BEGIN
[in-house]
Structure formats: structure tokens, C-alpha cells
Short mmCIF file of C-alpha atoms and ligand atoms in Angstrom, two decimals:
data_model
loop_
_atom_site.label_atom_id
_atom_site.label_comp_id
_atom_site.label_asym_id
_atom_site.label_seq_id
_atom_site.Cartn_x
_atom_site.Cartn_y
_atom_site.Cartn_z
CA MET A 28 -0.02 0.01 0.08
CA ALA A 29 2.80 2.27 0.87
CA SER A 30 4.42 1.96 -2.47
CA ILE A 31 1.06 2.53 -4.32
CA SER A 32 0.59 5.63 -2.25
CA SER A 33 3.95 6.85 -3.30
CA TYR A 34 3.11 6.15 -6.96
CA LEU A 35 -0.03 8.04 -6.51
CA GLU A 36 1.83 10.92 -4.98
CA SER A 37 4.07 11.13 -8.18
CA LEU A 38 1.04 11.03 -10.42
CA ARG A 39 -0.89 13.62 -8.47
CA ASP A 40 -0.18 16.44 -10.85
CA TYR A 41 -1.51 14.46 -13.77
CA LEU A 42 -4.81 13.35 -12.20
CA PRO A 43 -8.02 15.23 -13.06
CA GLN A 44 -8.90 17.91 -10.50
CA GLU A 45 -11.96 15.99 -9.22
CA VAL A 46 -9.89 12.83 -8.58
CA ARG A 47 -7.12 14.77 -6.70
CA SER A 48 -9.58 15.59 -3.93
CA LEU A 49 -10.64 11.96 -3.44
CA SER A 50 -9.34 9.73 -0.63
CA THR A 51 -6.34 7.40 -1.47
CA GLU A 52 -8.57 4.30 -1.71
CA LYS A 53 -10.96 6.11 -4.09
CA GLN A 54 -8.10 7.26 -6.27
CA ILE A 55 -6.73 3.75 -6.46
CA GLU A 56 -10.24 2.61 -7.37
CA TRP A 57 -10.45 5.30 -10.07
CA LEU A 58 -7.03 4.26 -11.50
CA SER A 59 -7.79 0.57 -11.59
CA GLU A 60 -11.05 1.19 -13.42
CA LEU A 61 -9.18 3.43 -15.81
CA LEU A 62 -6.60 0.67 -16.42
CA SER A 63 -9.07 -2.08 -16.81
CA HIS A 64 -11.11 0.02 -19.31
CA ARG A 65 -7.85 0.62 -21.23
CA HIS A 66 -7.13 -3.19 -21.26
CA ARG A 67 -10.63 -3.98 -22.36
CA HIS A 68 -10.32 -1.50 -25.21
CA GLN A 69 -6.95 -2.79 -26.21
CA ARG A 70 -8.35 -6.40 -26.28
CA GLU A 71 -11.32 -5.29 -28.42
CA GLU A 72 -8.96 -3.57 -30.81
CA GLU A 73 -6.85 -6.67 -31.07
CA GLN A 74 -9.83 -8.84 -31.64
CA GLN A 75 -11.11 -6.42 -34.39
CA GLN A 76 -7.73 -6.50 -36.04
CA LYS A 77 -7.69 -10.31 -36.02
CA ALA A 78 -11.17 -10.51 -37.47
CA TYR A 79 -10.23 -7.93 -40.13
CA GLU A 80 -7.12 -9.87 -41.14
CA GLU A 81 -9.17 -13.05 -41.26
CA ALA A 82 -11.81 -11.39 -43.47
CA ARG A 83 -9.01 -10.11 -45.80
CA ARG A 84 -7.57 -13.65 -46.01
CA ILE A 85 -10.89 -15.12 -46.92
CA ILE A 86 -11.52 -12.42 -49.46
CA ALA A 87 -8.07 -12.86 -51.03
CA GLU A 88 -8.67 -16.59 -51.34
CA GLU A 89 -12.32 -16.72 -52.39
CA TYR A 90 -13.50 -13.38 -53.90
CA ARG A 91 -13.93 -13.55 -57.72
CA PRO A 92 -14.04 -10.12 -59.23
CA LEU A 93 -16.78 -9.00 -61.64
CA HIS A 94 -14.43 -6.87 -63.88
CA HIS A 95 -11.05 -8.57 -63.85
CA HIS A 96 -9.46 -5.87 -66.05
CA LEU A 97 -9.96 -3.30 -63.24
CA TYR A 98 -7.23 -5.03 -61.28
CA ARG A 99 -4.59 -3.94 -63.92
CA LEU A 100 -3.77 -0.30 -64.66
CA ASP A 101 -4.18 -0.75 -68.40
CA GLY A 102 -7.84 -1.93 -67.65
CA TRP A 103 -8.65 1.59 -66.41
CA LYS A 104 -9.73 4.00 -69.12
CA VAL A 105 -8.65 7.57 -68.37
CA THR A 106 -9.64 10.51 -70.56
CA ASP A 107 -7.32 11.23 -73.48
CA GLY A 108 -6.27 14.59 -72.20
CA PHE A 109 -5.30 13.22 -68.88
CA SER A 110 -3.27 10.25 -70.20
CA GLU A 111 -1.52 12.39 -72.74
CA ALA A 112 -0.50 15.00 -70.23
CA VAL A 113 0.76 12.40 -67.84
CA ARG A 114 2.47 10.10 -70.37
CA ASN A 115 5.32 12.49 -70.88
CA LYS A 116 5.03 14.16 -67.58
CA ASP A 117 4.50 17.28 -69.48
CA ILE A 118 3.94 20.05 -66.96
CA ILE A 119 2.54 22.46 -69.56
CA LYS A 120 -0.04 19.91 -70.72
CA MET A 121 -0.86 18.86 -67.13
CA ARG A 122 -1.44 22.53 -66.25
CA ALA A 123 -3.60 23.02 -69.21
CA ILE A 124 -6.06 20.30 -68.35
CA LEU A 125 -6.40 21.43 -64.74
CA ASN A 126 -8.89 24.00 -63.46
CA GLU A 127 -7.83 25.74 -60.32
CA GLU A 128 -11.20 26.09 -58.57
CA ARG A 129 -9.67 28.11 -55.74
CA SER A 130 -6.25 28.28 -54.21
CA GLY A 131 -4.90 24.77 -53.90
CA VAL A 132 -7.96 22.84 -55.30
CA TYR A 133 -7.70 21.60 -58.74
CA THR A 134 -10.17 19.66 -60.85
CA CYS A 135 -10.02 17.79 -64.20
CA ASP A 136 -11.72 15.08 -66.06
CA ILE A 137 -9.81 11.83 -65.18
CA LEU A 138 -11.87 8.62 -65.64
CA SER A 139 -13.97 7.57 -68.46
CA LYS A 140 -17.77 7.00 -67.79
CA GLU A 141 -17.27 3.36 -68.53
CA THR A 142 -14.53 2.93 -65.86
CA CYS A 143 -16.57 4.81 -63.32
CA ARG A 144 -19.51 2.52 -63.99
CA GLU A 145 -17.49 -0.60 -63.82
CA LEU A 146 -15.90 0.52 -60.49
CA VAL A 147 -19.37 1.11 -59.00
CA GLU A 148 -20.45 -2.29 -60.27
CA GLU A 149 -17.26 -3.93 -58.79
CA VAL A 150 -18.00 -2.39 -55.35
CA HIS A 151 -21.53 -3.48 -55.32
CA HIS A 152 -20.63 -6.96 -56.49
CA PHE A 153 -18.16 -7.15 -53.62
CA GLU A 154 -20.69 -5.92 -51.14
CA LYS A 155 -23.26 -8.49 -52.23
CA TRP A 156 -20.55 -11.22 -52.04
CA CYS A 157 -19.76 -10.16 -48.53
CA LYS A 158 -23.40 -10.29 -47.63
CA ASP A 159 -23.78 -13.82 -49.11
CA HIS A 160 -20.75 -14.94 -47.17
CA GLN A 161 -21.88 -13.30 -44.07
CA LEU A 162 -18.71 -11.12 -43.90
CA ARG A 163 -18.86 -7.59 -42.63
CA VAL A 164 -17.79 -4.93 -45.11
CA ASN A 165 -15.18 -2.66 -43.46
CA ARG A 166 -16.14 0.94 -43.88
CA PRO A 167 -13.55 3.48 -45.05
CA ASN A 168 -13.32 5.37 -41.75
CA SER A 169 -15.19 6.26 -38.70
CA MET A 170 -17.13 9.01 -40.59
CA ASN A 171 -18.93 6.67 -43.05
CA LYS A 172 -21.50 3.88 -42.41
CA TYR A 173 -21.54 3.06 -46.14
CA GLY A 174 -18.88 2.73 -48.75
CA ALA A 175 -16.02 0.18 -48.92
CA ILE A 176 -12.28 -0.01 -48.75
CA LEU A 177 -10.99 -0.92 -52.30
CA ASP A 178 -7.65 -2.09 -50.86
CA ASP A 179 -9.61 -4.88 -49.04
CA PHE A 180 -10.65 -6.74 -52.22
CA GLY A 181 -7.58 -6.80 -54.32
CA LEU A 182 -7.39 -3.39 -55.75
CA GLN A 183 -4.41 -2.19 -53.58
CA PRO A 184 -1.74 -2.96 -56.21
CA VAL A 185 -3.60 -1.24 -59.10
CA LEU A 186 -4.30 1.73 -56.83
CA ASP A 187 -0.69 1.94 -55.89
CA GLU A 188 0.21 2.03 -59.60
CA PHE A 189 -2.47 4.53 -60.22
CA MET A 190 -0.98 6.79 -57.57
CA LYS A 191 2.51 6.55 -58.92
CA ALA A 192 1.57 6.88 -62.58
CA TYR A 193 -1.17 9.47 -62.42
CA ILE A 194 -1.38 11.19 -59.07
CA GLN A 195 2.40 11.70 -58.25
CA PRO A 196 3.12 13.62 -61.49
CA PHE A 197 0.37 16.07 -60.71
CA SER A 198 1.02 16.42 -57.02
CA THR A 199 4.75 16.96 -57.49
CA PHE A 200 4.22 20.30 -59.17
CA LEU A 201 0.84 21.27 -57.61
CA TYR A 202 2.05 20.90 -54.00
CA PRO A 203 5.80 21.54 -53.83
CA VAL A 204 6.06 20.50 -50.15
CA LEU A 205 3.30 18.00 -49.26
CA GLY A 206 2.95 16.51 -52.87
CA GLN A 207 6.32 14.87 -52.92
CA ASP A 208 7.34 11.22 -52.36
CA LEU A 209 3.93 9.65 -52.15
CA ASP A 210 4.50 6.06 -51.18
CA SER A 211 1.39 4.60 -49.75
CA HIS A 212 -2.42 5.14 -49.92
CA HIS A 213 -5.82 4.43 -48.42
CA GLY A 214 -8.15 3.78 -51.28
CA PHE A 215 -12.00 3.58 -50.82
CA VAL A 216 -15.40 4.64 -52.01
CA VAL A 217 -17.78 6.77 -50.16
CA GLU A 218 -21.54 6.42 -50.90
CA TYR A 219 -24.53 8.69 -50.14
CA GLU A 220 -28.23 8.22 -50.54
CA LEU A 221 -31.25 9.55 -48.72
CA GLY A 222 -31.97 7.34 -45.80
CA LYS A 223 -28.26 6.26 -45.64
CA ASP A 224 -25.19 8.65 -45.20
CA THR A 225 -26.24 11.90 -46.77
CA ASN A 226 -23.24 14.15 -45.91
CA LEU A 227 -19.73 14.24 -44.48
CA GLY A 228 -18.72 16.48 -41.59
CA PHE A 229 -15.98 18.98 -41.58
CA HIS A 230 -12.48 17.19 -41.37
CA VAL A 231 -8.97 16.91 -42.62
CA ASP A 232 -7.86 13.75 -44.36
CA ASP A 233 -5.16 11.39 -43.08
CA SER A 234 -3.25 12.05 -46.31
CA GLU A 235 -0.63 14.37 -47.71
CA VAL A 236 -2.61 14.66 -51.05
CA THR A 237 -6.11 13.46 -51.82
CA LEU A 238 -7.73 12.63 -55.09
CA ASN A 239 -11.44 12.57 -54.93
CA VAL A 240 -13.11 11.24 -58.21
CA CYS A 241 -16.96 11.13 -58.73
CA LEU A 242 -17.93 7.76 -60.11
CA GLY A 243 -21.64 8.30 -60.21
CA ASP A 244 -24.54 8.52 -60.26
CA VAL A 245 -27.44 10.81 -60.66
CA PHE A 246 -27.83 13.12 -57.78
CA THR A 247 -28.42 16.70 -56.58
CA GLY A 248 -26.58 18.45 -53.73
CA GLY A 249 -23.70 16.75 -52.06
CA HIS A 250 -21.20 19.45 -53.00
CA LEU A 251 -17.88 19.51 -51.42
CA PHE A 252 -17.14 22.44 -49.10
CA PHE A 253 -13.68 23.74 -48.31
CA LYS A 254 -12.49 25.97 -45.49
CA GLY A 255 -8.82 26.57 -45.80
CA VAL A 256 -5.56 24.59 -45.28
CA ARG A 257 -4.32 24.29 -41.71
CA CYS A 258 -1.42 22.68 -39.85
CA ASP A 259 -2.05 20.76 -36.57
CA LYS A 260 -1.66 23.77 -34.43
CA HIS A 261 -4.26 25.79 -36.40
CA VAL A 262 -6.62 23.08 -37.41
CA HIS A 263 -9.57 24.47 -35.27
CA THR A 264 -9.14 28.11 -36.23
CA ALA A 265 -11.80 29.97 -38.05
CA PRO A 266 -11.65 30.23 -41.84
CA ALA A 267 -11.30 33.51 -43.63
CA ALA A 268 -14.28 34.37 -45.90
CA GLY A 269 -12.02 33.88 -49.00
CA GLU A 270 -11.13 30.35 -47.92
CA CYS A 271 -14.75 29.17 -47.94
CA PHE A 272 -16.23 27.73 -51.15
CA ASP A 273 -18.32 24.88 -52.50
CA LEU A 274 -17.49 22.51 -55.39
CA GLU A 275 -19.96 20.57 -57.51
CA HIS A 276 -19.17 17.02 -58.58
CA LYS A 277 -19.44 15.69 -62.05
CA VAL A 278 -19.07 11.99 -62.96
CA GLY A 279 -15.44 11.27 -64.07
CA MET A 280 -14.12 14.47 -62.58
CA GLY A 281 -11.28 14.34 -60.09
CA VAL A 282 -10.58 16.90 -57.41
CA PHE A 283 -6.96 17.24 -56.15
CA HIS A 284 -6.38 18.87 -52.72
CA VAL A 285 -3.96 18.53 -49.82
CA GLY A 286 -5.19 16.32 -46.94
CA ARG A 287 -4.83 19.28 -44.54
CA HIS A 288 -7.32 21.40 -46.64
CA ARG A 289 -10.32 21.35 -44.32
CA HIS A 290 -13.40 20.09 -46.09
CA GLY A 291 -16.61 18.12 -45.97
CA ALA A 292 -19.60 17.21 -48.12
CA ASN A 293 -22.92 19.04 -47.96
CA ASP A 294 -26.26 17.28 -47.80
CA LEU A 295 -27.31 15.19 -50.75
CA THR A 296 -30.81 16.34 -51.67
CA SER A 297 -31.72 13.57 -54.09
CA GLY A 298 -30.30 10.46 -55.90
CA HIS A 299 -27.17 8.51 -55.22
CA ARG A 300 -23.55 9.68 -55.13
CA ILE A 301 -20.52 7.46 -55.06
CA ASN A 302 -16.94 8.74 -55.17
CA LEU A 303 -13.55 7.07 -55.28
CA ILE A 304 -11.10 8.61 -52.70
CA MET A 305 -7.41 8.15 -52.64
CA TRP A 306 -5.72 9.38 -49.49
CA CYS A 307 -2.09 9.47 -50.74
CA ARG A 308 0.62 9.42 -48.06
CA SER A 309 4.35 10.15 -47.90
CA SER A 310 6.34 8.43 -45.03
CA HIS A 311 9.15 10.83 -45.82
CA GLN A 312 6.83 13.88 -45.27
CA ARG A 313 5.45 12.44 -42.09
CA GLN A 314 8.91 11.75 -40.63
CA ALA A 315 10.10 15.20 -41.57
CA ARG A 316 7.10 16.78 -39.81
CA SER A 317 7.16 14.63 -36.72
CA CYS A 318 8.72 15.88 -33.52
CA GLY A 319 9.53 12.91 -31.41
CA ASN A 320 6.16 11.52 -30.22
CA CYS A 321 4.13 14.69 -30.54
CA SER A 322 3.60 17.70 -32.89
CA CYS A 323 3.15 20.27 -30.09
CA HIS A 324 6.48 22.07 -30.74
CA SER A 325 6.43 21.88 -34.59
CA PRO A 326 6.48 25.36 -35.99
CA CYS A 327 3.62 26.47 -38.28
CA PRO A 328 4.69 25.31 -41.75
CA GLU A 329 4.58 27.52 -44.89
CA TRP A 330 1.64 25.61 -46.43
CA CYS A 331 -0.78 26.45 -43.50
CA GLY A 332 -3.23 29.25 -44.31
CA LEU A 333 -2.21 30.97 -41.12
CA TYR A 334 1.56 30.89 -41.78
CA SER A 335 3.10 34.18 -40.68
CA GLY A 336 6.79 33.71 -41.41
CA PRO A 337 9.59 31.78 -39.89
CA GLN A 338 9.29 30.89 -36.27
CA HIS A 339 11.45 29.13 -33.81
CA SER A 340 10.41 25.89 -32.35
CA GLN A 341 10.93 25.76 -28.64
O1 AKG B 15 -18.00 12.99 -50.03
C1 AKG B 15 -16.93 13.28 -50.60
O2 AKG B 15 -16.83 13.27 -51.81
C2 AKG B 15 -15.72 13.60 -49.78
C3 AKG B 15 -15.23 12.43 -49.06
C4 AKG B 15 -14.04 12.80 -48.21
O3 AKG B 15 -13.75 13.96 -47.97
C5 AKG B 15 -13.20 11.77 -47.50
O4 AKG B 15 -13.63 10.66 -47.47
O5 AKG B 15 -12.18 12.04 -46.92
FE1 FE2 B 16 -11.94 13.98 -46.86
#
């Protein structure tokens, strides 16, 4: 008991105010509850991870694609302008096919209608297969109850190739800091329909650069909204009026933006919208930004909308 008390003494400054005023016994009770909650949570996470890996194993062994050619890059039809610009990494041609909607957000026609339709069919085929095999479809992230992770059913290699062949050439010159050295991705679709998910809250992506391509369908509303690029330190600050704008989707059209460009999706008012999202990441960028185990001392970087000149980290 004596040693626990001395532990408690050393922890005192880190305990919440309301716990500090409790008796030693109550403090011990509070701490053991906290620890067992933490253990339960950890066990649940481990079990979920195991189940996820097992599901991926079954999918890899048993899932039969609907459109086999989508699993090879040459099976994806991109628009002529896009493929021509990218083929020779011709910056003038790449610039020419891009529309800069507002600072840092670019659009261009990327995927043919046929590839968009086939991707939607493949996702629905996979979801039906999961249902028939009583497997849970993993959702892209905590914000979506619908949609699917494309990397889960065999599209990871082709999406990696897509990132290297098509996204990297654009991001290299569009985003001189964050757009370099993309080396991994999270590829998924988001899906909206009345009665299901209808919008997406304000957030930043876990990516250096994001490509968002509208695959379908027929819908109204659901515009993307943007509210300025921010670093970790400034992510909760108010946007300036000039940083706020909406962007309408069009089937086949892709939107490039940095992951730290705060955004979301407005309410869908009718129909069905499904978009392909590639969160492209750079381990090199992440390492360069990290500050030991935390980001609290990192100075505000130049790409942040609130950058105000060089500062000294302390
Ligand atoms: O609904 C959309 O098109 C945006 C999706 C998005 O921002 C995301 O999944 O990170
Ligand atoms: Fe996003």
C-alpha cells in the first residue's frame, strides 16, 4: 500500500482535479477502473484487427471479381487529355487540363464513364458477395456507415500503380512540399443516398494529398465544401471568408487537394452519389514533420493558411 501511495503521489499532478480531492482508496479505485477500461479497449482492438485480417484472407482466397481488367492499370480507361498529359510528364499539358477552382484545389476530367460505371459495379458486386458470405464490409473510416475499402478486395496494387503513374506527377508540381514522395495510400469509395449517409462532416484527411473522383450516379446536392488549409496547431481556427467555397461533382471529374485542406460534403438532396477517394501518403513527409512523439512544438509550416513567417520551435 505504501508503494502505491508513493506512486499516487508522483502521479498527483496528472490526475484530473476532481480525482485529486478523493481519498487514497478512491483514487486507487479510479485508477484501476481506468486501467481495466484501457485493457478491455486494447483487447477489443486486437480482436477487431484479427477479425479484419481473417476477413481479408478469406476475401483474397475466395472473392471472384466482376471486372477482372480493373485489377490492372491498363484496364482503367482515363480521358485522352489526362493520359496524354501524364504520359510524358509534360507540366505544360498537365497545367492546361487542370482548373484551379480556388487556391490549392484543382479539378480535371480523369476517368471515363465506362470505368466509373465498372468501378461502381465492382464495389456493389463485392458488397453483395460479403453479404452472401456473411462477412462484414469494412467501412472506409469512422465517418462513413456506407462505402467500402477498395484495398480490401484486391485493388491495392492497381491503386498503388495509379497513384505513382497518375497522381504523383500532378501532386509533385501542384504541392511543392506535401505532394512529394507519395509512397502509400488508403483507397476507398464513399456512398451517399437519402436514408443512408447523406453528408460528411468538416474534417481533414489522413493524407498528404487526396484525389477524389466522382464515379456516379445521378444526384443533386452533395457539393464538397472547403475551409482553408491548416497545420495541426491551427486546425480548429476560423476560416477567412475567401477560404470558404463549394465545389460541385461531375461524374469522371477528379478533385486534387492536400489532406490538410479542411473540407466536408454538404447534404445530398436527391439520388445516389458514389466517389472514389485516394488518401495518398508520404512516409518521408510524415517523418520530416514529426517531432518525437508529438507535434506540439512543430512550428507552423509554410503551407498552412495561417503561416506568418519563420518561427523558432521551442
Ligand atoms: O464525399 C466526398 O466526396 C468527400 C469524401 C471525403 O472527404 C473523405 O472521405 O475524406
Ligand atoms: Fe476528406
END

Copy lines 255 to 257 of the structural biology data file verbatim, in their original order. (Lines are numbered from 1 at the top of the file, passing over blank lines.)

CA GLU A 270 -11.13 30.35 -47.92
CA CYS A 271 -14.75 29.17 -47.94
CA PHE A 272 -16.23 27.73 -51.15